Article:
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I’m happy with my LED lightbulbs

Yesterday I received the new LED lights I ordered last week. They are quite nice, very little power consumption, and they do quite a nice light. The 2W spotlight version I have in my bedroom now make as much light as a 25W incandescent lightbulb.

It sure isn’t the flood of light I had before, with just two fluorescent lights, but I didn’t want so much light in my bedroom anyway, it distracted me wile reading, and caused me not to sleep when I wanted to read something. The new lights give me a cone of light just on my bed, and keep the corners of the room in half-shade, which is a very nice visual effect, I have to say. There is enough room to cleanup and to choose my clothes day after day.

I’ve traded 2x8W fluorescent lights with 3x2W, so it’s a decent improvement in consumption too.

I also bought another one, spherical, true white rather than warm (amber) white as the ones of the bedroom, to put in the lamp on my office room. I used a bigger 20W fluorescent light before, it flooded the whole room with light. Now it only lits the area of the desk where I work, exactly like I wanted. The bulb there is less than 2W, which is quite a nice saving too.

I’ll be looking for some different kind of bulbs for the stairs though, as the opaque types I found on the eBay store where I bought these didn’t seem powerful enough to light my stairs properly.

But, for all the people skilled with electronic out there, I’d like to know something. Somehow the lights I have in my room lit up even when I turn them off. It’s not entirely bad for me as I actually sleep better with a minimum of light around, rather than in pitch dark. But I’m a bit concerned. I thought it was a condensator before, but it doesn’t uncharge even after a whole night, so I’m more thinking along the lines of a possible electric problem, like a wrong return line, or some problem with the grounding, but I admit i have o idea how to proceed. If I unscrew the light, it shuts down.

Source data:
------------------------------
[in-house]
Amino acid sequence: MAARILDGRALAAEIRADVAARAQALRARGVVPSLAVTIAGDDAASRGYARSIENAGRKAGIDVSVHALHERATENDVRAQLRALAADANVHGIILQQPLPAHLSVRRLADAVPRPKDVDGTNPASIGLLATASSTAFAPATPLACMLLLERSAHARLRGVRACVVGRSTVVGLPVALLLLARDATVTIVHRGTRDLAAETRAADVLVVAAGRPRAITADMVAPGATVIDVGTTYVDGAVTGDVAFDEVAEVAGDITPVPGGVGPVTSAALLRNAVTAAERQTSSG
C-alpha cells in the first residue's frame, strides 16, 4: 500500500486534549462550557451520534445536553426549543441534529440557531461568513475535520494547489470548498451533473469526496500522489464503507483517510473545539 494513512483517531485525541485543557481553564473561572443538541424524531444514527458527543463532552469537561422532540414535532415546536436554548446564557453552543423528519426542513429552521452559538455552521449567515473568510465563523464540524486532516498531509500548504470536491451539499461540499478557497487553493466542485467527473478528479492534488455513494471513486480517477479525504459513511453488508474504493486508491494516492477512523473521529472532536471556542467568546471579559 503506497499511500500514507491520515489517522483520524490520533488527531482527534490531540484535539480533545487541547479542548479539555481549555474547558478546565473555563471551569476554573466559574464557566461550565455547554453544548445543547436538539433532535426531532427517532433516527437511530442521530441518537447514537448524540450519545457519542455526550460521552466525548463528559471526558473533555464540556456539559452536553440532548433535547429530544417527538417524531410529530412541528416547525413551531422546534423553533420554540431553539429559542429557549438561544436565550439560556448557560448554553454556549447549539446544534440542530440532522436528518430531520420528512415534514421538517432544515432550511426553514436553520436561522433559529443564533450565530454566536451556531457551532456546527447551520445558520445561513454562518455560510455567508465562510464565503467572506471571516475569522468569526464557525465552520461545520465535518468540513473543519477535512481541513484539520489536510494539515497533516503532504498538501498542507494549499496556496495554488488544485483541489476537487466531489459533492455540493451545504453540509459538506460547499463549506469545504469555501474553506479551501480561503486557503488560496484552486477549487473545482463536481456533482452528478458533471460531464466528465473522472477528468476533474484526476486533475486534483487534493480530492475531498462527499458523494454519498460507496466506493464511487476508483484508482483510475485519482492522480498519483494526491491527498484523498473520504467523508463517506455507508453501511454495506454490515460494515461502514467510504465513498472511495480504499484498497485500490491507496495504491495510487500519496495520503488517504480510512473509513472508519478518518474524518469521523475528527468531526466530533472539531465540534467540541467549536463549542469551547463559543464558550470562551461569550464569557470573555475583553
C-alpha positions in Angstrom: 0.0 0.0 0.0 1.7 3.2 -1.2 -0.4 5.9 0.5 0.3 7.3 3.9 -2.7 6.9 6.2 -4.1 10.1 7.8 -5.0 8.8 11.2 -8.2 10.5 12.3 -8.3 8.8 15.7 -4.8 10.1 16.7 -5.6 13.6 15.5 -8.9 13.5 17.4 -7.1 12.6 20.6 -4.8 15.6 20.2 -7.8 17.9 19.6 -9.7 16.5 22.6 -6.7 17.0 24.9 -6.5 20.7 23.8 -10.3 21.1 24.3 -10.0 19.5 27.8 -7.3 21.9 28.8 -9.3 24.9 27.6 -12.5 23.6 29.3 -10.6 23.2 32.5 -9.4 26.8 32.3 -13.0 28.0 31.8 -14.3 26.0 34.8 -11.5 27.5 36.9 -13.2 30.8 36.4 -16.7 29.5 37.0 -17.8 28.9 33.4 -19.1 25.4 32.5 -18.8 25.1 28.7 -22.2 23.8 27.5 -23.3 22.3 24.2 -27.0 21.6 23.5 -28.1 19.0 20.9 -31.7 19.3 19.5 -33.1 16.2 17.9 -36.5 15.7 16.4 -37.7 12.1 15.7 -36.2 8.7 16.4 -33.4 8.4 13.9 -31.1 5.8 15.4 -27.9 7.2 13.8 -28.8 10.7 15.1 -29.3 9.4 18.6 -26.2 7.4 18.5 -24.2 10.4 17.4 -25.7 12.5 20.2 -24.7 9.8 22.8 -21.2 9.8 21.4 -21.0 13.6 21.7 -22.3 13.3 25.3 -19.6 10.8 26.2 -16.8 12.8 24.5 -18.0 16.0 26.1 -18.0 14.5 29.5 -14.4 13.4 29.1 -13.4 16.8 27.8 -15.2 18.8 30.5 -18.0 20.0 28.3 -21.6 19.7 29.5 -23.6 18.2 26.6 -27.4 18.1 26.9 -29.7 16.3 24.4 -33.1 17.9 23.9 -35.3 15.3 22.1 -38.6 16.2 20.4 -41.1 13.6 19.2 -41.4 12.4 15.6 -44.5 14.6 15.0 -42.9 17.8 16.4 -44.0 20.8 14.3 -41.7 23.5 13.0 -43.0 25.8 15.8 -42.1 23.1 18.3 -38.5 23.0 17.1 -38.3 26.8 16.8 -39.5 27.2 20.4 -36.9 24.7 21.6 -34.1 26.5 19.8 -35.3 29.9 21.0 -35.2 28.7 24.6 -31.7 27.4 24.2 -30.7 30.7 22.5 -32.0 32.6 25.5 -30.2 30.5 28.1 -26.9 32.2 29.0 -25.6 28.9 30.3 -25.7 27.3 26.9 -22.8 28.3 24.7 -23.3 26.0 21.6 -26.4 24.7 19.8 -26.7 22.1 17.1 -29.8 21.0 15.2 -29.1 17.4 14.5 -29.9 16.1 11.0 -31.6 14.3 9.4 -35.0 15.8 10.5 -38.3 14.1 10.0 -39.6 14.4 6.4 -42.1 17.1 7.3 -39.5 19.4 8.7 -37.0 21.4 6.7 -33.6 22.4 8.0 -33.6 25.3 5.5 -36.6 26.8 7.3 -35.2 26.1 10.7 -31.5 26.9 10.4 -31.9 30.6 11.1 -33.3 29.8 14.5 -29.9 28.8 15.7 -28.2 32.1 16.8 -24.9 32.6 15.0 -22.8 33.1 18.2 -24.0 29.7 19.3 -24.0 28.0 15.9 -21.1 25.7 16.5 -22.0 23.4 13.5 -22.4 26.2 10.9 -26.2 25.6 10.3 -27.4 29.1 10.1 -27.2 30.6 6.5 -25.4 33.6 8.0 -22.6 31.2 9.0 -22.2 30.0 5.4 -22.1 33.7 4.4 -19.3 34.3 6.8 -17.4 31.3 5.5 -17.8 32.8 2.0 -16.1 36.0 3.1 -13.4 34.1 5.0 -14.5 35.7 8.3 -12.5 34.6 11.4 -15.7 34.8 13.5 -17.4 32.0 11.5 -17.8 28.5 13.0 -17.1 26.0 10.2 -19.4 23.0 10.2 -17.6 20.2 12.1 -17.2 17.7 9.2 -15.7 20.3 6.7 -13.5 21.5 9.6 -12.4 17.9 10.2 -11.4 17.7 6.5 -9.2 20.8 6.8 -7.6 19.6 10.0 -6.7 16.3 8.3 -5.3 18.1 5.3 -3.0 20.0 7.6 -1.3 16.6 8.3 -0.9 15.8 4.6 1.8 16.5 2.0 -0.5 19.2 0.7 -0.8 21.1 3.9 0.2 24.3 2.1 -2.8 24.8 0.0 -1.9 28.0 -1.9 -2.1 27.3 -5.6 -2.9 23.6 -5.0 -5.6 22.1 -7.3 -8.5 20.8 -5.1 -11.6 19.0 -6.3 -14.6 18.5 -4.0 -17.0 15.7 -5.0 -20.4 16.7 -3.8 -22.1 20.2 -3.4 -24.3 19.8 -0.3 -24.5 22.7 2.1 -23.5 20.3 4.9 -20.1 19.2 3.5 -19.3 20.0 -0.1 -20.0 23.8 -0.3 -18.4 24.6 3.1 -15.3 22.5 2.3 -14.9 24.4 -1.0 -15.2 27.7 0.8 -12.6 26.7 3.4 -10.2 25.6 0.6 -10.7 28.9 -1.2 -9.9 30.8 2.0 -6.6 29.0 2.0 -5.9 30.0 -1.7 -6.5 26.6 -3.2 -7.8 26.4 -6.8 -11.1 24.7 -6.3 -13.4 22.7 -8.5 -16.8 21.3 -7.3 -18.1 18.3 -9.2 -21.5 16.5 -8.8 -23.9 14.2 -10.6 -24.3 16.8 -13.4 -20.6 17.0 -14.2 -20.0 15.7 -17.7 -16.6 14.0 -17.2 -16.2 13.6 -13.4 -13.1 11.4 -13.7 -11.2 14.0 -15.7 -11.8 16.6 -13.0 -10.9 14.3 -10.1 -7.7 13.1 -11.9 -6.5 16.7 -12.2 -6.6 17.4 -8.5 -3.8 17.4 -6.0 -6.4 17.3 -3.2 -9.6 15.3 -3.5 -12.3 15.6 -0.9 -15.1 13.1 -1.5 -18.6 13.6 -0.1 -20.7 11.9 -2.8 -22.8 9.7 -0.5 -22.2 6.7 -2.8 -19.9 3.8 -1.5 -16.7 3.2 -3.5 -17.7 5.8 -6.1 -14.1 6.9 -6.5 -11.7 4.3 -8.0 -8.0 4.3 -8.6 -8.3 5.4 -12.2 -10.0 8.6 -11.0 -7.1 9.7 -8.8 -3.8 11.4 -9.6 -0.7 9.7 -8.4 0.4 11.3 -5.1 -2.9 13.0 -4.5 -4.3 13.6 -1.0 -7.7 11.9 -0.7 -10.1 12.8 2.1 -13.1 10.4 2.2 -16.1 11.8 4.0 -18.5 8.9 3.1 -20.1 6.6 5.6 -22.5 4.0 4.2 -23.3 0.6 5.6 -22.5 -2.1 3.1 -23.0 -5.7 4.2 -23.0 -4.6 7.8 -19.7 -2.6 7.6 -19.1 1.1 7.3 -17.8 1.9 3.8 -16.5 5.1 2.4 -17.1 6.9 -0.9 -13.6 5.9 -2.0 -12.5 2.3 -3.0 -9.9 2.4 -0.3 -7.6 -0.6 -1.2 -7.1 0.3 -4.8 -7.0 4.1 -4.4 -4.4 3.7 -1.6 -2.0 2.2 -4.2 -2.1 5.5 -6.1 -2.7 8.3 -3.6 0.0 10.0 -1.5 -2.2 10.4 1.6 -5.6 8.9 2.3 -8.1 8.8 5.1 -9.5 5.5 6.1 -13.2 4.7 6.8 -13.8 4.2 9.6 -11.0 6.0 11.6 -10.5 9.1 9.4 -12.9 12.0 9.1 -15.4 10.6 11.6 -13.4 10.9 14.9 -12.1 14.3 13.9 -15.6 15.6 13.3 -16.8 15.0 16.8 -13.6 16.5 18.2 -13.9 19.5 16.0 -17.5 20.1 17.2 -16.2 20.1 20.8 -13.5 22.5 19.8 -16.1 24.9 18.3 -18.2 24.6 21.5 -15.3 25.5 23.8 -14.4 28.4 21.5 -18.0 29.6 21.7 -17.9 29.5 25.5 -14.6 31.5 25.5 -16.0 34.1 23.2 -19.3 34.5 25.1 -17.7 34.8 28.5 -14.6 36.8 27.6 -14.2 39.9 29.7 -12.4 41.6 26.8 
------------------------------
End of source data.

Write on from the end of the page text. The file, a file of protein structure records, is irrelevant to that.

Also, the fluorescent lights I removed started being employed already: one replaced one of the stairs’ bulb, that was the last one in the house, now I can say that the whole house is powered by green lights, either fluorescent or LED.

Comments 3
  1. 1. As you probably already know, green lights are “green” only if properly disposed.2. About the lights that lit up, my first thought is that you are controlling them via solid state relays, which leak current is enough to lit your LEDs, or the electronic that drives the LED pick up some noise. (I’m not “skilled with electronic”, I’ve only some -little- experience).

  2. Yes, I won’t dispose of them just for the sake of it in the trash can 🙂 It doesn’t happen often anyway, that I dispose of some, so for those times I can just get to the recycling facility :)As for the relays.. I’m not really using any, as it is they are controlled by a standard single-switch, that opens the connection of either phase or return (not sure myself). If there is a leak, it might be between phase and ground…

  3. For a single phase system, there no difference between phase and return (you can put a plug in the socket in both ways, and your electrical equipment will work).Of course is better to open the phase, given the fact that the return is supposed to be at zero potential.If your lamp is powered through a socket you could swap phase and return.In Italy, regulation requires the presence of a switch that cuts power in case of leak to ground :)Greeting from Padua.

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